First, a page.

For months I’ve had a hunch that having a baby has been better for my husband’s image than mine. I don’t mean his looks. Neither of us has had much time to sleep and shower and pay attention to clothing and hair. What I mean is that I think first impressions favor fathers more than mothers.  Pushing our baby along in the stroller, holding a coffee cup and singing, I fall into an easy stereotype, but my husband doesn’t. Yes, in terms of public image, I believe a man benefits more from being a father than a woman benefits from being a mother.

Am I right?

A couple years ago, Ariane Kemkes, a researcher at the Tholius Institute for Research in Applied Demography in Scottsdale, Arizona, asked the same question. Kemkes wondered what would happen if you took a picture of a parent sitting next to his or child, and impartial judges rate that parent in terms of attractiveness, smarts, success, and so on.  Then, she wondered, what would happen if you crop the child out of the photo and ask a different set of judges to rate them on the same criteria?

Are men and women judged differently when they’re with kids than without?  And if so, do fathers benefit from a bigger boost in their social image than do mothers?

The results are intriguing to us new parents.

Men perceive mothers and fathers differently than women do. Looking at a photo of mother and child, male judges are 2.4 times more likely than female judges to believe that the woman is committed to family. Female judges were more cynical and critical of other women’s maternal commitment (but more interested in meeting them). Surprisingly – and to my relief – both sexes are marginally (1.1 times for men, 1.2 for women) more likely to think a woman looked more attractive with a child than when she was alone.  Men, however, were more ambivalent abot meeting women if they were mothers. A mother was also perceived by judges of both genders as slightly, but not significantly, more faithful, honest, and mature.

But what about her mind?  Here comes the crux of my argument about the drawbacks of motherhood.  If a woman was paired with her child, both male and female judges perceived that woman to be less ambitious than if she was alone.  The presence of a child around a woman reduced the woman’s likelihood of being regarded as ambitious by as much as 30 percent.  The assumption by men is unsurprising, but that the stereotype is held by other women is startling. The results may make one pause on bring-your-child-to-work day.

And now, what about men — what does fatherhood do to their image?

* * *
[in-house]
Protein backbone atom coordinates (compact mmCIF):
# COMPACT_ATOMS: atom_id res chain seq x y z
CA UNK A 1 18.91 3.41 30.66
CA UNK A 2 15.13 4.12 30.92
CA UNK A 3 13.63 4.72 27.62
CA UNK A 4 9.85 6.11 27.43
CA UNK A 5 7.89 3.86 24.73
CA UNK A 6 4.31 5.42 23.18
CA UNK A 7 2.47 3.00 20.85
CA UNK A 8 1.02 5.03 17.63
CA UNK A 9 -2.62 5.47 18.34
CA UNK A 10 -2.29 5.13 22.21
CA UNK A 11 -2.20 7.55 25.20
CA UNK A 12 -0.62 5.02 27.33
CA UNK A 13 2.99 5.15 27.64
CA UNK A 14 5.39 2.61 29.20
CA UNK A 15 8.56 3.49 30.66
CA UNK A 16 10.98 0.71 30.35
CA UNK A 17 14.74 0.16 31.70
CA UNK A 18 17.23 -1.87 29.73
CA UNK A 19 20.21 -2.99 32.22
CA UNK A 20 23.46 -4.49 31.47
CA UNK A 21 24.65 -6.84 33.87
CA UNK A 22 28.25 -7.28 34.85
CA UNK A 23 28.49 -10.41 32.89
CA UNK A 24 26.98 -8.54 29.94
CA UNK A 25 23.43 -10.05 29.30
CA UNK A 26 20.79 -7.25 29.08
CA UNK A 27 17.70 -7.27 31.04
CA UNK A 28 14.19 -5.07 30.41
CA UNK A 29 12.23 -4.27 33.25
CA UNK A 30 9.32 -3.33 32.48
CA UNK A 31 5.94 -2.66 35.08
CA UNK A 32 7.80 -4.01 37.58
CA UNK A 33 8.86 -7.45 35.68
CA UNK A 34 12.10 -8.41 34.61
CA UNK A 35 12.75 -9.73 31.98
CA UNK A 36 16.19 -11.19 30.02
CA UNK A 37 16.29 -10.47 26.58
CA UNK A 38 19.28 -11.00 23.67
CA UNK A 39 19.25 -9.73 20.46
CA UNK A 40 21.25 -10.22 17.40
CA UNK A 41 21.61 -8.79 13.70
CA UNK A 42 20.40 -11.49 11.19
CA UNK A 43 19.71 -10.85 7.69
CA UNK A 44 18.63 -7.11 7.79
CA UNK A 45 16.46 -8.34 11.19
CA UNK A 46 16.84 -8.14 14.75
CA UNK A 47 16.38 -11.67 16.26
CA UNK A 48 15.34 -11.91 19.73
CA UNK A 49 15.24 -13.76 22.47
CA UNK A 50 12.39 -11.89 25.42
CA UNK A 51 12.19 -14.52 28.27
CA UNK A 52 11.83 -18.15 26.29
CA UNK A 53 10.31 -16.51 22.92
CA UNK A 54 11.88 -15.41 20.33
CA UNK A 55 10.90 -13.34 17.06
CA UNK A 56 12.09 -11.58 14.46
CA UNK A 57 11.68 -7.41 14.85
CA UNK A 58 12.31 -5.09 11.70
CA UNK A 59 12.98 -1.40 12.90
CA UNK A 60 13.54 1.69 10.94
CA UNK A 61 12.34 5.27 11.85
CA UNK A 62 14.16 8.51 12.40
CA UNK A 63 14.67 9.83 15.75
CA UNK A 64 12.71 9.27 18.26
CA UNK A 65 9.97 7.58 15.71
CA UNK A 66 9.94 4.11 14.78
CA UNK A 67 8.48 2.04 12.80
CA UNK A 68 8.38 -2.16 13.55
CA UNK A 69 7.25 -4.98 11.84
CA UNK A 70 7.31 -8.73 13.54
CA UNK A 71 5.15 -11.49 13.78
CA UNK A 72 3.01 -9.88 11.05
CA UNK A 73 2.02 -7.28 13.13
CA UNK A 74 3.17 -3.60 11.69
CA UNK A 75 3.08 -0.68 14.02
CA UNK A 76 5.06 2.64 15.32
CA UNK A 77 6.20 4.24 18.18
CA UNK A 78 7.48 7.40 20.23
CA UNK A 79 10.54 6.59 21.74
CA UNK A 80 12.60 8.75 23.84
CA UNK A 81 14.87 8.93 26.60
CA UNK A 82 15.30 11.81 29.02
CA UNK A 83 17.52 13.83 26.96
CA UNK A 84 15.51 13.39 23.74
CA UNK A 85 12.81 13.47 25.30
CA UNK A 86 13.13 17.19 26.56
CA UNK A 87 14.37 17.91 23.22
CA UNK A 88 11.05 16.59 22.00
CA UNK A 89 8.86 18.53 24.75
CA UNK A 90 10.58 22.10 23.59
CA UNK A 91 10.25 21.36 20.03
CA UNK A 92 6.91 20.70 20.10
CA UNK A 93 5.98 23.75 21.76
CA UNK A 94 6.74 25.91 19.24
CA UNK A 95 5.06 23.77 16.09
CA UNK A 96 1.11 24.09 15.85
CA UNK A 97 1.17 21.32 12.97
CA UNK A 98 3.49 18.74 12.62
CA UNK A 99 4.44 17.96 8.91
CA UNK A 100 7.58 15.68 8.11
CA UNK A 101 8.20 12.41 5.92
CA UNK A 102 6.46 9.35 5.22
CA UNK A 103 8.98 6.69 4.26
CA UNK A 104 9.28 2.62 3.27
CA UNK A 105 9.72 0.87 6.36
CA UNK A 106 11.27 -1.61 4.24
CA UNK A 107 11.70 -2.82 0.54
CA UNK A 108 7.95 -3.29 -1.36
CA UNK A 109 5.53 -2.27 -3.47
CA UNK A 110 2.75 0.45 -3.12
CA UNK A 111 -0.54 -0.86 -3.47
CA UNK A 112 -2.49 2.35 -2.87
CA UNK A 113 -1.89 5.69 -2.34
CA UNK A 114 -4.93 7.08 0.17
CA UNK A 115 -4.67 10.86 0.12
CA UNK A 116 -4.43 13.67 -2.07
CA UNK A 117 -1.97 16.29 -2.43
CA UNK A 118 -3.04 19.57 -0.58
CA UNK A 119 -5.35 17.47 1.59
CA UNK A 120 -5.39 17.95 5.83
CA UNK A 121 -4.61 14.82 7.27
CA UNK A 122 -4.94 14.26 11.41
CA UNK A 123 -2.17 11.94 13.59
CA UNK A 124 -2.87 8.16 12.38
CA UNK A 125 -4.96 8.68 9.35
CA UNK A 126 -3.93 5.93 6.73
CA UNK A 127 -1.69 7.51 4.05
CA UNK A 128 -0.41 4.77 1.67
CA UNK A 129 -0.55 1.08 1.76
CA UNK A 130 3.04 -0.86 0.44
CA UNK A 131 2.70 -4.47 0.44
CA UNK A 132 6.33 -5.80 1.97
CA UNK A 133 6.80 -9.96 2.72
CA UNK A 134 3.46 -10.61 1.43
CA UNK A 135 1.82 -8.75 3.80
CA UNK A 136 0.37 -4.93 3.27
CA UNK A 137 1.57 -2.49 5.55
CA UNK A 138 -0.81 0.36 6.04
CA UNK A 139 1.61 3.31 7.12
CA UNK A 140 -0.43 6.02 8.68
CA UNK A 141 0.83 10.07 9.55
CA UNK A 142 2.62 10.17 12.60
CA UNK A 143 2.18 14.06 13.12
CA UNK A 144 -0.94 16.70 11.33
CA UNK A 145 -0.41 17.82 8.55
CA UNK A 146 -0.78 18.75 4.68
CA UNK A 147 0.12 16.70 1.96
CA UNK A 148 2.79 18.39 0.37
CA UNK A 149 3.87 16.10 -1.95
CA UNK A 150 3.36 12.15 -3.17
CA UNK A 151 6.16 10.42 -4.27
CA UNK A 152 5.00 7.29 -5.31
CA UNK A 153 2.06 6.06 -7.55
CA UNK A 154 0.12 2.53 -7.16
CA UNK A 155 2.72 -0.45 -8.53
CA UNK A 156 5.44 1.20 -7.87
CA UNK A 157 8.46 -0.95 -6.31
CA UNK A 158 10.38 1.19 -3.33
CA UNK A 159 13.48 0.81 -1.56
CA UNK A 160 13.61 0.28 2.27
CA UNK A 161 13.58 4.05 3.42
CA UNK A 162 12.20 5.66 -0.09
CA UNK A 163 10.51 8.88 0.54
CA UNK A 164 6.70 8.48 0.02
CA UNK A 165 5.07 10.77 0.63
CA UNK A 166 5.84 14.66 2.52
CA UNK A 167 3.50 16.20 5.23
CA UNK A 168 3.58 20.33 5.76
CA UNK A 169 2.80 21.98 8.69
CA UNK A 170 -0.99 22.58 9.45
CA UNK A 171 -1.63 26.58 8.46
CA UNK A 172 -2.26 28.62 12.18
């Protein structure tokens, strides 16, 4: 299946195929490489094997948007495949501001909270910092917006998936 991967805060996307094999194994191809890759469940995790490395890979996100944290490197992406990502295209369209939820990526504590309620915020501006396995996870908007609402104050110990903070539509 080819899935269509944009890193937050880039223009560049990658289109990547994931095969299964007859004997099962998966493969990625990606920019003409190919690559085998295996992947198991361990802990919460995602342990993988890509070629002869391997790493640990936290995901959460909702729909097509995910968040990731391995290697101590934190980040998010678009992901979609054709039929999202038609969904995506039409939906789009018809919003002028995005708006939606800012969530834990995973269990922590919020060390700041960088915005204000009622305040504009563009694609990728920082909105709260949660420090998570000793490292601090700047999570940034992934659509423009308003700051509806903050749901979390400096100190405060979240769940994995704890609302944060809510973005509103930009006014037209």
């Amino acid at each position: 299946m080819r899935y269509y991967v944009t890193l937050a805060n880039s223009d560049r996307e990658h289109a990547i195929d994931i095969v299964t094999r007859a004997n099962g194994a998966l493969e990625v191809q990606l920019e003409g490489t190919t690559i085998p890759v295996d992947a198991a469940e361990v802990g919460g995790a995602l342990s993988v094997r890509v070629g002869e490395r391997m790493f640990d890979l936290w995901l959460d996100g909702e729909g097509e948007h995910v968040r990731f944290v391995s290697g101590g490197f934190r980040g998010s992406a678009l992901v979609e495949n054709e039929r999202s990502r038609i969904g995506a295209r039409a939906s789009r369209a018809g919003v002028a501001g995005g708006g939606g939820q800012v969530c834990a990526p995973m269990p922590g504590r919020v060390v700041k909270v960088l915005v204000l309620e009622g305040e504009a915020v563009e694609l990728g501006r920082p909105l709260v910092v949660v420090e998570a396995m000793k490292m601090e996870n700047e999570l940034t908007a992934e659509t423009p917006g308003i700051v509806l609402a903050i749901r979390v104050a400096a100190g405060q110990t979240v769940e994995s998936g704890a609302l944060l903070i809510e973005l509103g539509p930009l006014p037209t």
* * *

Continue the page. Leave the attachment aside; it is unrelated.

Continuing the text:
Only good things, as I presumed.

Men with children were perceived by all as being committed to family.  Interestingly, fatherhood was good for a man’s social life.  Men were 1.2 times more interested in meeting fellow a man with a child than the same man without a child. And here’s another perk of fatherhood: A man with a child  is perceived to be  of a higher social status.  This comes from judges of both genders. Fathers are also believed to be more faithful, mature, honest.  They’re also thought to be more generous – a perception not transferred to women with children.

Kemkes sums up the stereotype: females most often associate maternity as conflicting with career and leisured activities, while males emphasize financial sacrifices.  A childless woman is perceived as ambitious and a childless male is perceived as cash-strapped, immature, or having a lower social status.  For men, there is a strong association, explainable in evolutionary terms, between reproductive and financial status that does not exist for women.

Moreover, as Kemkes points out, men who are fathers are perceived as more generous than their childless counterparts because emotionally unstable men are more possessive and monopolize resources – traits not associated with fatherhood. Being a dad makes a man appear more “prosocial”; that is, generous and willing to cooperate.  Men are likelier to want to meet dads than childless men because fatherhood lowers expectations of inter-male competition.  It’s now established that fatherhood is linked to lower testosterone levels, especially in the first months after a baby’s birth.

There’s a lesson in research of this kind.  While parenthood generally boosts the social image of both genders, it still cripples career women more than men.  Although more fathers are taking care of the their kids while the mother goes to work, the stereotype that mothers aren’t as ambitious still hasn’t budged – in part, perhaps, because many workplaces continue to make it difficult to excel in both.  So the disappointing fact remains:  A man who prominently features a photo of himself with his children on his desk at work is doing more for his career than a woman who does the same.

*If you like this blog, click here for previous posts. If you wish, check out my new book — hot off the press! –  Do Chocolate Lovers Have Sweeter Babies?: The Surprising Science of Pregnancy.

 

 

 

 

 

 

Chocolate Lovers Review in Boston Globe!

Posted in book reviews, Chocolate Lovers, parenting, pregnancy, psychology, science by jenapincott on October 10, 2011

  A nice review for Chocolate Lovers in today’s Boston Globe